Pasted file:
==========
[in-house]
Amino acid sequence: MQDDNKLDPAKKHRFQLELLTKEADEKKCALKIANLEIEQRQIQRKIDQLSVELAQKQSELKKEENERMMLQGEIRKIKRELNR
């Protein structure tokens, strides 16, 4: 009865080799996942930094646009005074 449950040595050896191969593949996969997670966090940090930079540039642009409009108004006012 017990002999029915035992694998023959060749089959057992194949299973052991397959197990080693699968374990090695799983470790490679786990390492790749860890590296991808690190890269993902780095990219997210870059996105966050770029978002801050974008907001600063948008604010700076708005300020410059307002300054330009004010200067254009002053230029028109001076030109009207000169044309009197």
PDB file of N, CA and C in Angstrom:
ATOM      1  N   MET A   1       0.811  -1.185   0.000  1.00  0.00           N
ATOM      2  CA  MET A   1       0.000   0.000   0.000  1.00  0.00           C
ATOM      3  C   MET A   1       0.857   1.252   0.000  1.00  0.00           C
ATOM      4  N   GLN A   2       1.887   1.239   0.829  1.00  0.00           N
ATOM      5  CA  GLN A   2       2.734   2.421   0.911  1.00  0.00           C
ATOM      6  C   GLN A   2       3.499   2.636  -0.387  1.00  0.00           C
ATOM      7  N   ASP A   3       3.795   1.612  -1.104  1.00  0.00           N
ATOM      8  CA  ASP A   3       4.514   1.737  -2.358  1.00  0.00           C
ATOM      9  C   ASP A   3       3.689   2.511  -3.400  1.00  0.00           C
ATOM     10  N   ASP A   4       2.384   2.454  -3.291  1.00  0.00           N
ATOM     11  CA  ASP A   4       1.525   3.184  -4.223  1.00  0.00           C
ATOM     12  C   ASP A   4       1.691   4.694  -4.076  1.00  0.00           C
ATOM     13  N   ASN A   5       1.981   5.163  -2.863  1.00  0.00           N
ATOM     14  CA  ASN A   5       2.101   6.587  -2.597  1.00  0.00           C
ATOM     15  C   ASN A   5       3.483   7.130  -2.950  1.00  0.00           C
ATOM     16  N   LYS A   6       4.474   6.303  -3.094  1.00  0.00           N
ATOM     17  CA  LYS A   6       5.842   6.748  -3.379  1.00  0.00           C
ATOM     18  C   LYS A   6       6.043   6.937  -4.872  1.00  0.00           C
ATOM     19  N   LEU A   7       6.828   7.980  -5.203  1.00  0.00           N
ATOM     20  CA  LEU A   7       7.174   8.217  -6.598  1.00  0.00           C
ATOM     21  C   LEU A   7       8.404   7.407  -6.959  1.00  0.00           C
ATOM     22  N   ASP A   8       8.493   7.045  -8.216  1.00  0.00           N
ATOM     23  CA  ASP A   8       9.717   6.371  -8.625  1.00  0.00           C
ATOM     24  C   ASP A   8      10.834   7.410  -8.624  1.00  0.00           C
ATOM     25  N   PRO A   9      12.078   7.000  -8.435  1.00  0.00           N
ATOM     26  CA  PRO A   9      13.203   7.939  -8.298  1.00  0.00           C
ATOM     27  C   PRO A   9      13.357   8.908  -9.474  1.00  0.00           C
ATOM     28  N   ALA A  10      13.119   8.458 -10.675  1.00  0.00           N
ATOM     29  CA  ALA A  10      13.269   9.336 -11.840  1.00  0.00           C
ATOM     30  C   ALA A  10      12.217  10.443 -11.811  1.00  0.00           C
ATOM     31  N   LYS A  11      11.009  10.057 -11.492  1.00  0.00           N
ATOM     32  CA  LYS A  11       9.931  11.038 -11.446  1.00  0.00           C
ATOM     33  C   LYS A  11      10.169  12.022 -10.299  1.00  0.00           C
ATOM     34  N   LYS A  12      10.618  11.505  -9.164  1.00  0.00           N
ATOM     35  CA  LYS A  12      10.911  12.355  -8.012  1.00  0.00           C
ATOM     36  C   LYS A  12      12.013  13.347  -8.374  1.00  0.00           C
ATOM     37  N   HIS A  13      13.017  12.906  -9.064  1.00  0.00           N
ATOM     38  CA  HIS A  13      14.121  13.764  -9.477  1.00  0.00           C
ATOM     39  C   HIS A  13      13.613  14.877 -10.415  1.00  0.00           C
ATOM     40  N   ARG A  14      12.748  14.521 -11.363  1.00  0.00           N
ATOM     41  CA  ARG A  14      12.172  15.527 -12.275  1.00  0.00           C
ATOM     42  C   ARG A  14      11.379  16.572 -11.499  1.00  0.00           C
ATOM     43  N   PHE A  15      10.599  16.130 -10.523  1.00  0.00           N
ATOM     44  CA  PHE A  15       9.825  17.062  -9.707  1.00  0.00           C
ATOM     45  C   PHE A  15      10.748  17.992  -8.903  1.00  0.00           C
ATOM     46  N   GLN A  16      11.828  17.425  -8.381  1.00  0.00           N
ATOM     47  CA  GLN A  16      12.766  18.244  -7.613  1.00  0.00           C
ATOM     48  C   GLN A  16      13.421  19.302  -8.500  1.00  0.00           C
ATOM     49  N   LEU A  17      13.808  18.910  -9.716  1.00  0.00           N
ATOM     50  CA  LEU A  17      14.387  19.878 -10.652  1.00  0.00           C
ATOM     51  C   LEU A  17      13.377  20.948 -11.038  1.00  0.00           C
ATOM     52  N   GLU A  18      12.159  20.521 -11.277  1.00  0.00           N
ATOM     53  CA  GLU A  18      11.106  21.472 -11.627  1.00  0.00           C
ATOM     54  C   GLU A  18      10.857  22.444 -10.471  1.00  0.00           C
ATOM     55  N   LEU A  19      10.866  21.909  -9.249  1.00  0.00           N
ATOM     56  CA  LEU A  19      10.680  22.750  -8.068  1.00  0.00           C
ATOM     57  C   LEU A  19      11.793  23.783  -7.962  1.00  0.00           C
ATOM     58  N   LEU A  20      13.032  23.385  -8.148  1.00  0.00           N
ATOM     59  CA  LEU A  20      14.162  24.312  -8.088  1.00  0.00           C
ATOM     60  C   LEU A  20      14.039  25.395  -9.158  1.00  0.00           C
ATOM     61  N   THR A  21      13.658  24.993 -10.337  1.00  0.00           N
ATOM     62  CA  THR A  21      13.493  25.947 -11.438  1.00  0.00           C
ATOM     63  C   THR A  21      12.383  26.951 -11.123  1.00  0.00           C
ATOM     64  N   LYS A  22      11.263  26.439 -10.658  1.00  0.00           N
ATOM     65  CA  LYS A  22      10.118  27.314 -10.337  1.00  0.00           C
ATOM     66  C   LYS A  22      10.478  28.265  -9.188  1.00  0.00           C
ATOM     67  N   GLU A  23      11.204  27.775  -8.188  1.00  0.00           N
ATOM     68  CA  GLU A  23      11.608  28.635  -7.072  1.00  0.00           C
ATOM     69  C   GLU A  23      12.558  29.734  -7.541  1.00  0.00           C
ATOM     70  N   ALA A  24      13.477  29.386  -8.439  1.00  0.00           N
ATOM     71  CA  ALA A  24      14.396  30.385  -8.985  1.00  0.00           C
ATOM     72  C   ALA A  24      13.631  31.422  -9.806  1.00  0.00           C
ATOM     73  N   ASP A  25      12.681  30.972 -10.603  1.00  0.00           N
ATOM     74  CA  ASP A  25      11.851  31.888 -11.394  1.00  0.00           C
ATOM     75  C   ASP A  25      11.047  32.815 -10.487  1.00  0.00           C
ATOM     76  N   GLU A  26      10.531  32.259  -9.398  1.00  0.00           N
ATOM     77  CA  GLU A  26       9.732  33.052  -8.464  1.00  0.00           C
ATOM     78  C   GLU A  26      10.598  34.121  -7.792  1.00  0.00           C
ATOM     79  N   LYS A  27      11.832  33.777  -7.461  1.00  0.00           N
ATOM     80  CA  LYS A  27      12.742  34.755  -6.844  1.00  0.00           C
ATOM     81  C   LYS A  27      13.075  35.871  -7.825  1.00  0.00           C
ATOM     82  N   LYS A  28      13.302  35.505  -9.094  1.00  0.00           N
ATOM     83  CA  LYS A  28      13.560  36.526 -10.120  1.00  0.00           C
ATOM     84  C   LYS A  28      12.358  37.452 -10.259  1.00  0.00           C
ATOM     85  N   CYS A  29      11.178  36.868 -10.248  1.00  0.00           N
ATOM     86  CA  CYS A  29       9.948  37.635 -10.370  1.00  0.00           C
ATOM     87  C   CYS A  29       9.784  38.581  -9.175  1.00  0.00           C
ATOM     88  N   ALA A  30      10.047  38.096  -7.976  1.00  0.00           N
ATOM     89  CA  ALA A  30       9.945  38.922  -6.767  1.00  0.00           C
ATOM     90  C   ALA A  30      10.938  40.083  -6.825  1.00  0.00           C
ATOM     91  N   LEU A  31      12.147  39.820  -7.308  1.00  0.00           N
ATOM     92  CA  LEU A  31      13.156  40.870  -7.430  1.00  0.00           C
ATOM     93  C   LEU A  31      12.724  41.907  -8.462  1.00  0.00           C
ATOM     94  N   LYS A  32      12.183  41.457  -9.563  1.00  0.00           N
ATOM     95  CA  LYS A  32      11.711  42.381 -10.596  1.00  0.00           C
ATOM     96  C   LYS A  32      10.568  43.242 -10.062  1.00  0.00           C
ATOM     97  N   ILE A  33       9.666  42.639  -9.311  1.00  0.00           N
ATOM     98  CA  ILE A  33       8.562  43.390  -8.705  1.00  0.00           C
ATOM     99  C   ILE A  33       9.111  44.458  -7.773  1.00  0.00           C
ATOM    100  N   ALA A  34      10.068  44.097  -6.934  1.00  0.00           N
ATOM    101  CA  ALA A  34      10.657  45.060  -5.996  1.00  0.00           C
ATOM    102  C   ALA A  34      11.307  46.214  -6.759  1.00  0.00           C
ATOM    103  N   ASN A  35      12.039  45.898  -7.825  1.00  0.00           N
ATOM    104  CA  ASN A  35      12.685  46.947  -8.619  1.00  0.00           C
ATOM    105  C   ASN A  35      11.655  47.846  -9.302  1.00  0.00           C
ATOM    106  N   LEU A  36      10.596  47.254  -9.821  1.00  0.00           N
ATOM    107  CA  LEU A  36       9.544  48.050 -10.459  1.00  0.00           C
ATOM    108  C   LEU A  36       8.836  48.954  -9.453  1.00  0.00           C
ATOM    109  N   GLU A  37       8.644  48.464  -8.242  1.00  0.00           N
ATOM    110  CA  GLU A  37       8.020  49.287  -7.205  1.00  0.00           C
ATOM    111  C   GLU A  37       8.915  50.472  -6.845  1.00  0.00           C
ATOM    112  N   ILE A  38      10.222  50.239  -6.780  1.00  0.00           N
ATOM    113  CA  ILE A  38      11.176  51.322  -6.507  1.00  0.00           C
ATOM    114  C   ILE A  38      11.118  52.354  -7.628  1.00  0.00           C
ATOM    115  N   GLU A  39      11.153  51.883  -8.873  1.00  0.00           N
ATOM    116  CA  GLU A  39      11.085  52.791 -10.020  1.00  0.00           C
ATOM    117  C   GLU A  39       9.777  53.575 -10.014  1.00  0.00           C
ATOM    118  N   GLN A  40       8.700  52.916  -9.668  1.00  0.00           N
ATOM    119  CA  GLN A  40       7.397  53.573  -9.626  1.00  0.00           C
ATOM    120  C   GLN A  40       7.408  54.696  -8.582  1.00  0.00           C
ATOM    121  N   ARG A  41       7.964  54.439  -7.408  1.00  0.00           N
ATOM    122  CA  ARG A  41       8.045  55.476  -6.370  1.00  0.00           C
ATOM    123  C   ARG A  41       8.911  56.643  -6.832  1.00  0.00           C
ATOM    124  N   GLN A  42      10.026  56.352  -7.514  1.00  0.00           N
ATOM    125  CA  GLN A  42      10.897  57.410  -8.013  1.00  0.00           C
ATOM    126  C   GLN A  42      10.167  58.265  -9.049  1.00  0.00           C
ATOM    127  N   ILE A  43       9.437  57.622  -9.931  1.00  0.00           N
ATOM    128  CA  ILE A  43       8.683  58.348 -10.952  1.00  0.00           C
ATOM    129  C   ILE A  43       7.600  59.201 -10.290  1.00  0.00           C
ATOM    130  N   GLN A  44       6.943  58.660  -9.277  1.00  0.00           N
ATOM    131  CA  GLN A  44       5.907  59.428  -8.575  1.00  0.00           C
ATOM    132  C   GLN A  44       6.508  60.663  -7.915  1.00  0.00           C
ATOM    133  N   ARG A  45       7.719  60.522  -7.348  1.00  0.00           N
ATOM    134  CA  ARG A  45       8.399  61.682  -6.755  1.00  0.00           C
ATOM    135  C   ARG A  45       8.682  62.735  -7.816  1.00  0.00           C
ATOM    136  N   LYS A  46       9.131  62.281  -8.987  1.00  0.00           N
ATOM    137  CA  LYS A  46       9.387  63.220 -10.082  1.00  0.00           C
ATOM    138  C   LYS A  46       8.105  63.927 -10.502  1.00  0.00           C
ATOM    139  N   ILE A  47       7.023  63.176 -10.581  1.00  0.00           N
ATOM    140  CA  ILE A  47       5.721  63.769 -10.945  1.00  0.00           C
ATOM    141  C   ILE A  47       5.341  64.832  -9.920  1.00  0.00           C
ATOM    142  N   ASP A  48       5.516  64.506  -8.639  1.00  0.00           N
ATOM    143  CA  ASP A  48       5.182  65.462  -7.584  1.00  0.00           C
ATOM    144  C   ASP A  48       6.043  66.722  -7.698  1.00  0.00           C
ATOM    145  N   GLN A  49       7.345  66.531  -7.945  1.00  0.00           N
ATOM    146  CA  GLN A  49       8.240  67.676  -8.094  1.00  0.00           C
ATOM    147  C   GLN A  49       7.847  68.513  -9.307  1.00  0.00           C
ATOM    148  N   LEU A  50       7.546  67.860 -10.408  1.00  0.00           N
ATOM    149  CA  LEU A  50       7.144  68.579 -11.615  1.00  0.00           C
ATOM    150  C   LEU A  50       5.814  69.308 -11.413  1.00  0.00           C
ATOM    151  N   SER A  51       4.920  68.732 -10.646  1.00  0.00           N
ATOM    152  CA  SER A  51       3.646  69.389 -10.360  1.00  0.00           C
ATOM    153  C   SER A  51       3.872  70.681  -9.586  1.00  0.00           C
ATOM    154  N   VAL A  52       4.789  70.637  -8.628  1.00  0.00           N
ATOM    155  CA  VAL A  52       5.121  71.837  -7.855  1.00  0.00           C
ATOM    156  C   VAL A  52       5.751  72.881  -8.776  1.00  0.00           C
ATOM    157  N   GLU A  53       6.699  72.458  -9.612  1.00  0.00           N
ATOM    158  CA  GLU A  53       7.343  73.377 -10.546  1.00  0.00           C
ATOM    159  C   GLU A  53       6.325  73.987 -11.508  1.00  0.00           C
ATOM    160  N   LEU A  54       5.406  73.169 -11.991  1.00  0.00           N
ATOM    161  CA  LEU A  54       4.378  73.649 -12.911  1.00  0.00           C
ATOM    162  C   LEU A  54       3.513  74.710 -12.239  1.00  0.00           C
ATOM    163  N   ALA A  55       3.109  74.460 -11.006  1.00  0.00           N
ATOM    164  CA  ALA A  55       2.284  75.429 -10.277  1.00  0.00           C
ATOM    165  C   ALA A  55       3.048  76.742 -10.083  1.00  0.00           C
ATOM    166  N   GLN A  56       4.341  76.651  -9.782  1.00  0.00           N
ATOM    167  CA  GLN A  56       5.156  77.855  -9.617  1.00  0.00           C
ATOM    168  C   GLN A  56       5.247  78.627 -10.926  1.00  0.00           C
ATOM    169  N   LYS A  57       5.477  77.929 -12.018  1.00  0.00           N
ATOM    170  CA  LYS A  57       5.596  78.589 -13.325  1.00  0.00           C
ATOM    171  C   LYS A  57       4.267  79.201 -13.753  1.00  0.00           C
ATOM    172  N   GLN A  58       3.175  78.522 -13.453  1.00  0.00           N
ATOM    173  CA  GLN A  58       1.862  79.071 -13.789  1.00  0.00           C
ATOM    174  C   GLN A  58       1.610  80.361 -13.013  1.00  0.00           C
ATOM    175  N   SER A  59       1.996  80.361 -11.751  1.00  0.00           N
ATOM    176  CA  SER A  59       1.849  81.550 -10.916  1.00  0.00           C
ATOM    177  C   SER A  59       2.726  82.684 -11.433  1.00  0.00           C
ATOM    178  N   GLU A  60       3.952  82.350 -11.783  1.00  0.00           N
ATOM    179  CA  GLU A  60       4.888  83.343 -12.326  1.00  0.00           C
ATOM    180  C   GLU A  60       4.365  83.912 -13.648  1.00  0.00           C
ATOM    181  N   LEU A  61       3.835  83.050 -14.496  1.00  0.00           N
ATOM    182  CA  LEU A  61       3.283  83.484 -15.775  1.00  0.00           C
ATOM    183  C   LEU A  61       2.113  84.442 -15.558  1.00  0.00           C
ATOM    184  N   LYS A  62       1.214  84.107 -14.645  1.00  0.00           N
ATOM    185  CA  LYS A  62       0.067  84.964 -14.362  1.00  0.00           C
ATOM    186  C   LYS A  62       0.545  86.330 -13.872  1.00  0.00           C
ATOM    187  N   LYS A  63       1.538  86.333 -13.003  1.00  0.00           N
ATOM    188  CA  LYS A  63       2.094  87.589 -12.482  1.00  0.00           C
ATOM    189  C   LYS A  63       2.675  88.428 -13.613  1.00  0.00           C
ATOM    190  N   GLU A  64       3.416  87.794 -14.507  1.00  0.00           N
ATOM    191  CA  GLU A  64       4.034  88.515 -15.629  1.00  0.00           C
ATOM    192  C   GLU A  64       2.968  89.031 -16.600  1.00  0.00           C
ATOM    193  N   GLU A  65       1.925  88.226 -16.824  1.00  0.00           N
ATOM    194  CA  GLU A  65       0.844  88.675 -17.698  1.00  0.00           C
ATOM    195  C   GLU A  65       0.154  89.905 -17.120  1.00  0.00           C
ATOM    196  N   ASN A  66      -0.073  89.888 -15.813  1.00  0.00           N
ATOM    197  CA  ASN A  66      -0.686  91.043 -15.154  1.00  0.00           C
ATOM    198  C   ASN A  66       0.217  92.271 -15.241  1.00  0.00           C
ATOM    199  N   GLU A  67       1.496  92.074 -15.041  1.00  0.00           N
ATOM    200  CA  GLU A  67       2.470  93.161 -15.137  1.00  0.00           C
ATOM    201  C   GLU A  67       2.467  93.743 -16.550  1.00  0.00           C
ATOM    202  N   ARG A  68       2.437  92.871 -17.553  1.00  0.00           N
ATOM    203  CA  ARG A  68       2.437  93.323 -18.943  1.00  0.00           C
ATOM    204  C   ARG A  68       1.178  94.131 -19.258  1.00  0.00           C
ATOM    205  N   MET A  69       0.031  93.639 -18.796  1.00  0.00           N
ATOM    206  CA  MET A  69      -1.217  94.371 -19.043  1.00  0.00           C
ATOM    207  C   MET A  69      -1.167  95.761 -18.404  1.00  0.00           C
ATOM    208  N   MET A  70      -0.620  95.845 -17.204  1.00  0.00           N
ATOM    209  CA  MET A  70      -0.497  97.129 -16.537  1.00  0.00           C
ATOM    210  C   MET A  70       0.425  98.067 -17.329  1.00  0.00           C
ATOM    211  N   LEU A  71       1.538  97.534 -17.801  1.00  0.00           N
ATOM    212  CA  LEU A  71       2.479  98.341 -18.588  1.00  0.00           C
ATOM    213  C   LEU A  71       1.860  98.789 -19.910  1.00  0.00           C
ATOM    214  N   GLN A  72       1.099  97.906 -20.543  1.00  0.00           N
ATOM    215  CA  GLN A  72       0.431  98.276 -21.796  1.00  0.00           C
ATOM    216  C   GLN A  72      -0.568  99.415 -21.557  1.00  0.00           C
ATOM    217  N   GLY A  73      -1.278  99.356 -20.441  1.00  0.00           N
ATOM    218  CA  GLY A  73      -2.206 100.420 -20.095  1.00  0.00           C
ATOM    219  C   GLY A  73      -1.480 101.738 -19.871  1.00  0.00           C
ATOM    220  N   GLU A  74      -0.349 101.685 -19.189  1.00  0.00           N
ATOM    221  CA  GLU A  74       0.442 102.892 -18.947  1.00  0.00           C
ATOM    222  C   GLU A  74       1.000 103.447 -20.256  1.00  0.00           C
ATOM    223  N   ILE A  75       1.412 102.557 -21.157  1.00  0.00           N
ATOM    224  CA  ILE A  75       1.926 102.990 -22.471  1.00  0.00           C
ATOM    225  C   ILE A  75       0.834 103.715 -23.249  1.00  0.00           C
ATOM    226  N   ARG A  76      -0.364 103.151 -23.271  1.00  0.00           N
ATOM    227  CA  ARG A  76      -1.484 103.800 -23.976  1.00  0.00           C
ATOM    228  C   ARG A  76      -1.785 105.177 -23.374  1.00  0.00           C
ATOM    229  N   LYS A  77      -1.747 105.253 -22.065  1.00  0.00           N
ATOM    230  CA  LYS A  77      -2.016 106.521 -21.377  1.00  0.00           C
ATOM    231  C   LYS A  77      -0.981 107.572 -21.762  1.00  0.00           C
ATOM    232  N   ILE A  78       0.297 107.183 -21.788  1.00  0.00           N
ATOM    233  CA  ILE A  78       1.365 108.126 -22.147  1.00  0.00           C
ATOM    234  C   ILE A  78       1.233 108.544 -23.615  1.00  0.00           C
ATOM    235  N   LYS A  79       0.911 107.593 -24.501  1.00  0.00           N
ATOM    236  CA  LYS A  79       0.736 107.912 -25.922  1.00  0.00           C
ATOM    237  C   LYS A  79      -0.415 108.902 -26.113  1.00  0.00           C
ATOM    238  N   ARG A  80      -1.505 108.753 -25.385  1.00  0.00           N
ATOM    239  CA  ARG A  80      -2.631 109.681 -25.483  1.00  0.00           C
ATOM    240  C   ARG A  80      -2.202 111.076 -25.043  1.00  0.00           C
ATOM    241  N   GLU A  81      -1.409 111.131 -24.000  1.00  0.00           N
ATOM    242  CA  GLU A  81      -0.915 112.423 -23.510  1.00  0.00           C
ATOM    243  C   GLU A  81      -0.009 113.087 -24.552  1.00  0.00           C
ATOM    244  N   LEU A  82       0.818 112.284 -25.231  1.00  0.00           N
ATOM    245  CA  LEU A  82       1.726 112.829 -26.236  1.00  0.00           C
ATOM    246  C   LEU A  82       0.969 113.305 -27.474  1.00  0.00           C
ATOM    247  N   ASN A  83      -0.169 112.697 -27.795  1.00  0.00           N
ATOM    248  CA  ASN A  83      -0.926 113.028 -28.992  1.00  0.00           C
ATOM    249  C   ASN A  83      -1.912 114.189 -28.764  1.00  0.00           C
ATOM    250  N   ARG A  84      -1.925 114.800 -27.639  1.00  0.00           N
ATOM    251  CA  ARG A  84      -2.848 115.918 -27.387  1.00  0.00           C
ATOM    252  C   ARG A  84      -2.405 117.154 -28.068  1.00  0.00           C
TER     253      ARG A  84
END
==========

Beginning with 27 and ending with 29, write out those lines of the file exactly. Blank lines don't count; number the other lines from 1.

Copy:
ATOM     23  CA  ASP A   8       9.717   6.371  -8.625  1.00  0.00           C
ATOM     24  C   ASP A   8      10.834   7.410  -8.624  1.00  0.00           C
ATOM     25  N   PRO A   9      12.078   7.000  -8.435  1.00  0.00           N